What more can I say? Dad’s back.

Blog and be damned!

Today’s blog is about, well, blogs. When I say blog, I am referring in this context at least to Parkinson’s related blogs. My own blog (www.jonstamford.com) could I suppose broadly be considered a Parkinson’s blog in the sense that its origins lie there even if it’s present format has somewhat drifted from its origins. But in the sense that it also distils my ethos about Parkinson’s, albeit infrequently, it should probably be considered within the broad envelope of this discussion.

I should also say that although I may refer to other bloggers and their approaches to blogging, I will not generally name names. This is not for any fear of lawyers (liticophobia?) but a desire not to needlessly hurt their feelings. Without also sinking into the mire of woke consciousness, be aware that I may also change their gender if I feel their identity is still too obvious.

I asked my eldest the other day about when I had started blogging. “Roundabout the late Cretaceous period” was her response. Evidently I am a true dinosaur. This will come as no surprise to anyone who knows me well. But after a little bit of verbal jousting, we agreed it was around about 2010. Having been diagnosed in 2006, I had some four years of experience to draw upon. And draw upon it I did, originally in a blog on the Wobbly Williams website, moving in the following year I think to my own free website and then later still on to a proper grown-up website where I could throw in all sorts of other dimensions – music, photography, video, blah blah blah.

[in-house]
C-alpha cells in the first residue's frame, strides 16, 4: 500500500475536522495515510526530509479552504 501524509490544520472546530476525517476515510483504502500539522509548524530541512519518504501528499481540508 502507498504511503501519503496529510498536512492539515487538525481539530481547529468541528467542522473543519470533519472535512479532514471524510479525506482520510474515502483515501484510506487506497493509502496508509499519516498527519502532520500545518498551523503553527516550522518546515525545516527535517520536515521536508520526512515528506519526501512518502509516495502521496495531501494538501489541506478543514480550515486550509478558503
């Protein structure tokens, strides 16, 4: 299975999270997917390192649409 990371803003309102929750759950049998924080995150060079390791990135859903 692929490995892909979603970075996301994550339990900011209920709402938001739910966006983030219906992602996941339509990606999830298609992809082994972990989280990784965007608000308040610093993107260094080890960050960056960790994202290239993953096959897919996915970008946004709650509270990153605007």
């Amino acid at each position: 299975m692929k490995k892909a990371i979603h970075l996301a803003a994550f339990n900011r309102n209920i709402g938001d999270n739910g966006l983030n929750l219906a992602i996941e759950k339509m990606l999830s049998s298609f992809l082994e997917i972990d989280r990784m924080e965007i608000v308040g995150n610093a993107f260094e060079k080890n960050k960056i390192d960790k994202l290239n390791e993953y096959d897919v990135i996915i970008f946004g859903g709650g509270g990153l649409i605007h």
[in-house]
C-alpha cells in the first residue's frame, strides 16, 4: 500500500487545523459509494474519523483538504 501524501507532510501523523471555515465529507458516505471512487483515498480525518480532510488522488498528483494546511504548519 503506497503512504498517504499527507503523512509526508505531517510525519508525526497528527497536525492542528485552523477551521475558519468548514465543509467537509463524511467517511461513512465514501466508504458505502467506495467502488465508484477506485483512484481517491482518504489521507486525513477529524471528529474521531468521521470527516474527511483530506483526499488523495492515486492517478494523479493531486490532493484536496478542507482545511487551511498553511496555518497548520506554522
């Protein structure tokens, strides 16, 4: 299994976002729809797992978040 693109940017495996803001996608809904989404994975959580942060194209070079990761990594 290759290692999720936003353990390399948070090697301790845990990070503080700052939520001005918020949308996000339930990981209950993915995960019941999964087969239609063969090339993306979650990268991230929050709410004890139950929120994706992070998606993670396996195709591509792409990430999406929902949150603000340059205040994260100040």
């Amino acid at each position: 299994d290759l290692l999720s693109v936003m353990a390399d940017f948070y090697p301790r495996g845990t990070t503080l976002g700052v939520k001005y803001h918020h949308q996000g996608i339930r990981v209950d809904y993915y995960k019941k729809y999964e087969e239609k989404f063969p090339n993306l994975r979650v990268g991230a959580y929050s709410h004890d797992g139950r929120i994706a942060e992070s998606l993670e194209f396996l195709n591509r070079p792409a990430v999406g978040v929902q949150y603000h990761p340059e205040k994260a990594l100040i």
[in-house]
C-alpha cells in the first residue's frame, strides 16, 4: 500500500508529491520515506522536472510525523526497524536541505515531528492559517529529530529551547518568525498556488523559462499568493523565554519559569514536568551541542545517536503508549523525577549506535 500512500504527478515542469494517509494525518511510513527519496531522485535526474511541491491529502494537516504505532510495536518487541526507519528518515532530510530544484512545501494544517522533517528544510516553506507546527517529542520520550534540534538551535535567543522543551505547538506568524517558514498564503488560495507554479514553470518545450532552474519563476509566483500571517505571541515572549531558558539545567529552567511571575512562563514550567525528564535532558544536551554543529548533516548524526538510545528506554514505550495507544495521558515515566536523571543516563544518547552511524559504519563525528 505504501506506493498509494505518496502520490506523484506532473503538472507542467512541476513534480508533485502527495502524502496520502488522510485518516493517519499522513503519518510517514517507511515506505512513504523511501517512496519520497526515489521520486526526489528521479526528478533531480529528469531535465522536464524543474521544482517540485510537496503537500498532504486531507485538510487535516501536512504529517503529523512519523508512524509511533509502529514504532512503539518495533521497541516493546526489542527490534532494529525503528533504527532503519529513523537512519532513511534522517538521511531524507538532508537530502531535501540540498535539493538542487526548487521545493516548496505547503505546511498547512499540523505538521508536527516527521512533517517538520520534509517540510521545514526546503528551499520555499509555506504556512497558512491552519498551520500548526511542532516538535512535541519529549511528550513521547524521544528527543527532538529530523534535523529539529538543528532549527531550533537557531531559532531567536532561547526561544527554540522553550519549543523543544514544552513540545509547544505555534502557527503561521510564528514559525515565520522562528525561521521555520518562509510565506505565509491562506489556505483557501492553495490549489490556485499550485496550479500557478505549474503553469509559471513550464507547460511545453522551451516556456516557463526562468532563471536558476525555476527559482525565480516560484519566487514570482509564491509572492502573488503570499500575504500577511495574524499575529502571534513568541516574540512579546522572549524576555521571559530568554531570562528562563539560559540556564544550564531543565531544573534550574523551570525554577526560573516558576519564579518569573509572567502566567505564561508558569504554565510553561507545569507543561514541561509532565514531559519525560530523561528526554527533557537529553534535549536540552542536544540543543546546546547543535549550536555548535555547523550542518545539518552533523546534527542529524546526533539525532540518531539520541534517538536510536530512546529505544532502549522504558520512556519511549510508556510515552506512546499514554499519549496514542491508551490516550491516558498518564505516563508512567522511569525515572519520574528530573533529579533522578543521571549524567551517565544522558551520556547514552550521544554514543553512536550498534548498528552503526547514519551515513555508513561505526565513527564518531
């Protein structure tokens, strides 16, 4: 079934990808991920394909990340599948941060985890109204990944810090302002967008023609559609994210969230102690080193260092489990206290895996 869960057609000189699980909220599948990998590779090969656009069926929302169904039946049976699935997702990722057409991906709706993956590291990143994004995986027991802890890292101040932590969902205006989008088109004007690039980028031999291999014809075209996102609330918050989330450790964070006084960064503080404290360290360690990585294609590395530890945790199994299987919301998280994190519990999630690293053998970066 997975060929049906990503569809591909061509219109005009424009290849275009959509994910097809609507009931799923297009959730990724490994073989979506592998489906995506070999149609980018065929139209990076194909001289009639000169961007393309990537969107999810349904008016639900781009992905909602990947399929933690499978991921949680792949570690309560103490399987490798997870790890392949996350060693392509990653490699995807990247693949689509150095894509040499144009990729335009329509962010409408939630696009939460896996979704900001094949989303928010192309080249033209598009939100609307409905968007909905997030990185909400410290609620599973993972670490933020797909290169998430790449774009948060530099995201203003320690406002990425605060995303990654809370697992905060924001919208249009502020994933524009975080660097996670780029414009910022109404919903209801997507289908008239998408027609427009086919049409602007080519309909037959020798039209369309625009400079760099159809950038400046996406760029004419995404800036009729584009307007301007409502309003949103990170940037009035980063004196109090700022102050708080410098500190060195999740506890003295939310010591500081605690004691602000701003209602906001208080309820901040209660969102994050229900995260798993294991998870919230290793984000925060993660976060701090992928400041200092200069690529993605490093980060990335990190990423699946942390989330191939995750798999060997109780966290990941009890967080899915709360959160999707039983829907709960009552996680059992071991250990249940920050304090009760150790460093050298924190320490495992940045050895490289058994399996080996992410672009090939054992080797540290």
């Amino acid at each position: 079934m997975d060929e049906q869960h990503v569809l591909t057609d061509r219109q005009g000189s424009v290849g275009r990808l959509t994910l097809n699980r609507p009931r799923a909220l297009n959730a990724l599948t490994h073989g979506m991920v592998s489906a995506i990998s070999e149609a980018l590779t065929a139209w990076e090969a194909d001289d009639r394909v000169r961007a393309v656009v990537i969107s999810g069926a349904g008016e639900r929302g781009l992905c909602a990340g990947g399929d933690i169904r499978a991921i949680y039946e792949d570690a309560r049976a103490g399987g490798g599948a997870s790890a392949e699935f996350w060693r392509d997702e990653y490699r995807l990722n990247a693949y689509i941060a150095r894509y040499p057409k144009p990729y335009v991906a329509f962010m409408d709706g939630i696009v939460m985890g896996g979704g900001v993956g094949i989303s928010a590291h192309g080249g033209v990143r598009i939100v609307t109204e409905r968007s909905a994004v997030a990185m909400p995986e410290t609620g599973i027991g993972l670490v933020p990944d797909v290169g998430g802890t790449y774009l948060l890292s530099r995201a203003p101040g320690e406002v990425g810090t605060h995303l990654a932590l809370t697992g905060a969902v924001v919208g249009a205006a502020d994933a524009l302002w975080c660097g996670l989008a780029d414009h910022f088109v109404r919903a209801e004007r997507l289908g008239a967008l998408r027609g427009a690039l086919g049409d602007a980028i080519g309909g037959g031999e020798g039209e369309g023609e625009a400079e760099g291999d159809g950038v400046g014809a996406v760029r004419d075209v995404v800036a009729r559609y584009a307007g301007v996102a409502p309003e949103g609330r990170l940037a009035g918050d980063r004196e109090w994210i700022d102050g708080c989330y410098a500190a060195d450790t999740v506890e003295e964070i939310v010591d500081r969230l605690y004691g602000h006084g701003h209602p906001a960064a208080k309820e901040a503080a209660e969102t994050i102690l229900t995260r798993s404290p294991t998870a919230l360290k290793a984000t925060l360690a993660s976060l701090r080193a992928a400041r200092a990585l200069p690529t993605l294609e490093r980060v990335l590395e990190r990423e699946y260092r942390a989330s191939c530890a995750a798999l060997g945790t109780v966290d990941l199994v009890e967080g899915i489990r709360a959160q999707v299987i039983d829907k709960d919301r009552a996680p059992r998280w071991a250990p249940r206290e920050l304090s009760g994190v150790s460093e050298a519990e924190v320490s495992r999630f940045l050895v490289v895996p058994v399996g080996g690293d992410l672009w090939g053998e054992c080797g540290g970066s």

Why did I start a blog? Well, it was largely the result of facing a very persuasive Bryn Williams, he being of a  wobbly nature (oh gosh I didn’t really disguise his identity did I?). Bryn is of course a lawyer and, by nature, extremely persuasive. After a brief session talking to him or, in actual fact, submitting to his hyperbole and flattery of my writing skills, I was persuaded that the world needed to hear from me. I don’t suppose for one second that it actually did but it was fun while it lasted. And Bryn has always been a beacon for many in the Parkinson world (am I returning the flattery here? It looks like it doesn’t it).